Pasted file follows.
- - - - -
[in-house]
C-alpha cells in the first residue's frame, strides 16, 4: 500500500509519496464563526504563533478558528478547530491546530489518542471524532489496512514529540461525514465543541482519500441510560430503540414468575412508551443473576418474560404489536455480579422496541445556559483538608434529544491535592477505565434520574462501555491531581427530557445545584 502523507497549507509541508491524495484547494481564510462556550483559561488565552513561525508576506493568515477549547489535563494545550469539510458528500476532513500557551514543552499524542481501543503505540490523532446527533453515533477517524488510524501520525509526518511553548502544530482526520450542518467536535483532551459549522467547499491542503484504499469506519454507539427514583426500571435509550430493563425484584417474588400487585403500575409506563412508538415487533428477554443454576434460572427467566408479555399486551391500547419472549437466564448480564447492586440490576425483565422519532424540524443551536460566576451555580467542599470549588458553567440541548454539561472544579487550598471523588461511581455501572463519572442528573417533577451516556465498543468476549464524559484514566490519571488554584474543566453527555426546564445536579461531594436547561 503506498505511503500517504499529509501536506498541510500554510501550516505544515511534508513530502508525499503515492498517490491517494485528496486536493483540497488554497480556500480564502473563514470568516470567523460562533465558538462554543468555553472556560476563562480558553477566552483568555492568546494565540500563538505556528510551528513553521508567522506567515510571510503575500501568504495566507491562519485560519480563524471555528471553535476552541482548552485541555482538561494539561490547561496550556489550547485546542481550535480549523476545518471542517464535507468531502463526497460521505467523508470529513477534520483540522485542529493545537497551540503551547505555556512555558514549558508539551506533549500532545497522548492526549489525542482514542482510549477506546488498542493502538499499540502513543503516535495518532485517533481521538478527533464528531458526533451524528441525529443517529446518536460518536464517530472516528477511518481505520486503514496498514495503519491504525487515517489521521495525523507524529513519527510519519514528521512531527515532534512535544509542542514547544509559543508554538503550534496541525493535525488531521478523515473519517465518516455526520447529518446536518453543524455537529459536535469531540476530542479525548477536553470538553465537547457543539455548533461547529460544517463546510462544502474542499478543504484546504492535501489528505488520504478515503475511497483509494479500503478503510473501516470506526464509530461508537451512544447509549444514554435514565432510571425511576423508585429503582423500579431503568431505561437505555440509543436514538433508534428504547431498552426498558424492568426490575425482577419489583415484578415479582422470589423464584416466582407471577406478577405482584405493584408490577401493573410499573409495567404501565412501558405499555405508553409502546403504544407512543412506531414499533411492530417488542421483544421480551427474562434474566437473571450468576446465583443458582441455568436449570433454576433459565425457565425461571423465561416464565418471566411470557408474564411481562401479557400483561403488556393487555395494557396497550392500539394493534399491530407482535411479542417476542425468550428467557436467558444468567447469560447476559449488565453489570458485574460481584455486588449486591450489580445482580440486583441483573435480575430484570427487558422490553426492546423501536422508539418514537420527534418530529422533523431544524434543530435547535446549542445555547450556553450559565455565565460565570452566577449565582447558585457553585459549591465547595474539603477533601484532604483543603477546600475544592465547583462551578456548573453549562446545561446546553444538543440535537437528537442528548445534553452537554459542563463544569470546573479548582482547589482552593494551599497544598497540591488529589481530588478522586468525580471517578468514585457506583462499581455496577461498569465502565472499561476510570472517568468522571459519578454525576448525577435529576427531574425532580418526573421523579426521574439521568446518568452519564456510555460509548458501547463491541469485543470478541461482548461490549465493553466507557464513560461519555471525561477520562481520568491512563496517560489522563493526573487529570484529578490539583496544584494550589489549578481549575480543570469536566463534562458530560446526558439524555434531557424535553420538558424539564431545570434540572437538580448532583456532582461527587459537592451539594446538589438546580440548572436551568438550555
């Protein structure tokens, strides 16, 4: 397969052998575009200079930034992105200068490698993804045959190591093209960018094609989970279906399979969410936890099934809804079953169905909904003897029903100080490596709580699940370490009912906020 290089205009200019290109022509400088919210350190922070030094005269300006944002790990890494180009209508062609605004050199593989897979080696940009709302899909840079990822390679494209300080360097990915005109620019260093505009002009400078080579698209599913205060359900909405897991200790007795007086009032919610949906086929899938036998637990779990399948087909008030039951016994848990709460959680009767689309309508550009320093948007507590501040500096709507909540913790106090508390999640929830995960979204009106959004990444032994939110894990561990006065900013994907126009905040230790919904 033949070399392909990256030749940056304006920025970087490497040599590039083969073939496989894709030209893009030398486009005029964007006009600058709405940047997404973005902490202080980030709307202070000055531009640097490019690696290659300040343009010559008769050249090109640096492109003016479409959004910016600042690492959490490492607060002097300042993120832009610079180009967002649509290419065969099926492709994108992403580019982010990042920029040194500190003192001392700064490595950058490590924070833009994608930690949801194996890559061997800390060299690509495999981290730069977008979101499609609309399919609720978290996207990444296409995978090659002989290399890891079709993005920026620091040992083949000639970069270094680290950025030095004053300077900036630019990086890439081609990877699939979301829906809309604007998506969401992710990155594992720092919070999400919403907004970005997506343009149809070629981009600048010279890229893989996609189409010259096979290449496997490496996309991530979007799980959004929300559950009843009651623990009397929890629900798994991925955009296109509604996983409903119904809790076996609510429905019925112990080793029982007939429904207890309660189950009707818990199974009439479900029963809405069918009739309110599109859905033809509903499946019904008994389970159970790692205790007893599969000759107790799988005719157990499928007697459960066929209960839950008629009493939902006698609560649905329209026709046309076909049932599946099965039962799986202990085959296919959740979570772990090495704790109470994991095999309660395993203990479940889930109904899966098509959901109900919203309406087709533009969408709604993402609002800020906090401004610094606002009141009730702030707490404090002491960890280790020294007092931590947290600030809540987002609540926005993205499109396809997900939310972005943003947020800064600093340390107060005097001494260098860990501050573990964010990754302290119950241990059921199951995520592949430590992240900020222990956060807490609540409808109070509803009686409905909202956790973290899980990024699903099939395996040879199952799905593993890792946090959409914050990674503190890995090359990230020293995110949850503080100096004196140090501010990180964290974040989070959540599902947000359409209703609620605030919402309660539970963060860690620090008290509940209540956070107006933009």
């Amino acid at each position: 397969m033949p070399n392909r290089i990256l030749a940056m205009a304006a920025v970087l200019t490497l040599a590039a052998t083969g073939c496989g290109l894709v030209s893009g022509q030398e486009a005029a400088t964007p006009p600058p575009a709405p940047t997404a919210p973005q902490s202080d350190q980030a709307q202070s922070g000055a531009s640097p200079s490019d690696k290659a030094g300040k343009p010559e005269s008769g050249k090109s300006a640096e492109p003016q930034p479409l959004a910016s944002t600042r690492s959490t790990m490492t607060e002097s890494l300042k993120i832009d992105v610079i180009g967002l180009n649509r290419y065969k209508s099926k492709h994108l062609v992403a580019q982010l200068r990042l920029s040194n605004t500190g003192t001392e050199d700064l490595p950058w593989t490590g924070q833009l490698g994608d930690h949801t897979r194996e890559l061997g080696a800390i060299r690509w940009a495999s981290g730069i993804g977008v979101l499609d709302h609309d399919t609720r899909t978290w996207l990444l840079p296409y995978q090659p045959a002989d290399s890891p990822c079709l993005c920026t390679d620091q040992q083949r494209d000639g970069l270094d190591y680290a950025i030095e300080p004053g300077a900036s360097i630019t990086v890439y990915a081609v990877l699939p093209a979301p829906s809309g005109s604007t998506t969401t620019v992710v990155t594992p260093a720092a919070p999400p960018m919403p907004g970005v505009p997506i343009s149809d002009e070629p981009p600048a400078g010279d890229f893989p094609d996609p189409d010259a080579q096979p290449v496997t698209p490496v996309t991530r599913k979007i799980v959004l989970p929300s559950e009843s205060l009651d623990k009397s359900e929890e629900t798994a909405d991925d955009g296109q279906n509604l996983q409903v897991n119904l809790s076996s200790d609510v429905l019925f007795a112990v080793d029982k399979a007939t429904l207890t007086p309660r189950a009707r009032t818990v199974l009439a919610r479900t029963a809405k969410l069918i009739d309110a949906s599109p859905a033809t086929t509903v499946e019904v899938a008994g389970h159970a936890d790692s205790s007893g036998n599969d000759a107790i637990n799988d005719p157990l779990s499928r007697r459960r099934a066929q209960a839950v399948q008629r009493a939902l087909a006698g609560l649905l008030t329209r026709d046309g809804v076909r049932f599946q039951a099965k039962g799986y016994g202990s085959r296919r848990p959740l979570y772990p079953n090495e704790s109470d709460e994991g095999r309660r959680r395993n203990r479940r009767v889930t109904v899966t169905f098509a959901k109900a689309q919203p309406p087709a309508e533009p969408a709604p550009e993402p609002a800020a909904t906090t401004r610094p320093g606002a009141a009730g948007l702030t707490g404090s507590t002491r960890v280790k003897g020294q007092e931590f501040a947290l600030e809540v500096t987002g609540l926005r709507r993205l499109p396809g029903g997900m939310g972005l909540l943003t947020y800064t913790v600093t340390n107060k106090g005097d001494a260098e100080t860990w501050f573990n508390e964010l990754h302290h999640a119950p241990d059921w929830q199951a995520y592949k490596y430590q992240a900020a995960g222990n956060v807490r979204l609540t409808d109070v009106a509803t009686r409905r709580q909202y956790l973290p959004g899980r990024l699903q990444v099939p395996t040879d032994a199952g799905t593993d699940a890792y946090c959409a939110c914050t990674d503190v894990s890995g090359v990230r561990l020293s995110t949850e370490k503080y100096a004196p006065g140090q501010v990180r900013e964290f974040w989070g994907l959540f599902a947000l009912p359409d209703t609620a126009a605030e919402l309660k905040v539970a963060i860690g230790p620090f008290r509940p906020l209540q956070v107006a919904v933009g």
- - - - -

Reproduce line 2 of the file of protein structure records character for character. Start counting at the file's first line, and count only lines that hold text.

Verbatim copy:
C-alpha cells in the first residue's frame, strides 16, 4: 500500500509519496464563526504563533478558528478547530491546530489518542471524532489496512514529540461525514465543541482519500441510560430503540414468575412508551443473576418474560404489536455480579422496541445556559483538608434529544491535592477505565434520574462501555491531581427530557445545584 502523507497549507509541508491524495484547494481564510462556550483559561488565552513561525508576506493568515477549547489535563494545550469539510458528500476532513500557551514543552499524542481501543503505540490523532446527533453515533477517524488510524501520525509526518511553548502544530482526520450542518467536535483532551459549522467547499491542503484504499469506519454507539427514583426500571435509550430493563425484584417474588400487585403500575409506563412508538415487533428477554443454576434460572427467566408479555399486551391500547419472549437466564448480564447492586440490576425483565422519532424540524443551536460566576451555580467542599470549588458553567440541548454539561472544579487550598471523588461511581455501572463519572442528573417533577451516556465498543468476549464524559484514566490519571488554584474543566453527555426546564445536579461531594436547561 503506498505511503500517504499529509501536506498541510500554510501550516505544515511534508513530502508525499503515492498517490491517494485528496486536493483540497488554497480556500480564502473563514470568516470567523460562533465558538462554543468555553472556560476563562480558553477566552483568555492568546494565540500563538505556528510551528513553521508567522506567515510571510503575500501568504495566507491562519485560519480563524471555528471553535476552541482548552485541555482538561494539561490547561496550556489550547485546542481550535480549523476545518471542517464535507468531502463526497460521505467523508470529513477534520483540522485542529493545537497551540503551547505555556512555558514549558508539551506533549500532545497522548492526549489525542482514542482510549477506546488498542493502538499499540502513543503516535495518532485517533481521538478527533464528531458526533451524528441525529443517529446518536460518536464517530472516528477511518481505520486503514496498514495503519491504525487515517489521521495525523507524529513519527510519519514528521512531527515532534512535544509542542514547544509559543508554538503550534496541525493535525488531521478523515473519517465518516455526520447529518446536518453543524455537529459536535469531540476530542479525548477536553470538553465537547457543539455548533461547529460544517463546510462544502474542499478543504484546504492535501489528505488520504478515503475511497483509494479500503478503510473501516470506526464509530461508537451512544447509549444514554435514565432510571425511576423508585429503582423500579431503568431505561437505555440509543436514538433508534428504547431498552426498558424492568426490575425482577419489583415484578415479582422470589423464584416466582407471577406478577405482584405493584408490577401493573410499573409495567404501565412501558405499555405508553409502546403504544407512543412506531414499533411492530417488542421483544421480551427474562434474566437473571450468576446465583443458582441455568436449570433454576433459565425457565425461571423465561416464565418471566411470557408474564411481562401479557400483561403488556393487555395494557396497550392500539394493534399491530407482535411479542417476542425468550428467557436467558444468567447469560447476559449488565453489570458485574460481584455486588449486591450489580445482580440486583441483573435480575430484570427487558422490553426492546423501536422508539418514537420527534418530529422533523431544524434543530435547535446549542445555547450556553450559565455565565460565570452566577449565582447558585457553585459549591465547595474539603477533601484532604483543603477546600475544592465547583462551578456548573453549562446545561446546553444538543440535537437528537442528548445534553452537554459542563463544569470546573479548582482547589482552593494551599497544598497540591488529589481530588478522586468525580471517578468514585457506583462499581455496577461498569465502565472499561476510570472517568468522571459519578454525576448525577435529576427531574425532580418526573421523579426521574439521568446518568452519564456510555460509548458501547463491541469485543470478541461482548461490549465493553466507557464513560461519555471525561477520562481520568491512563496517560489522563493526573487529570484529578490539583496544584494550589489549578481549575480543570469536566463534562458530560446526558439524555434531557424535553420538558424539564431545570434540572437538580448532583456532582461527587459537592451539594446538589438546580440548572436551568438550555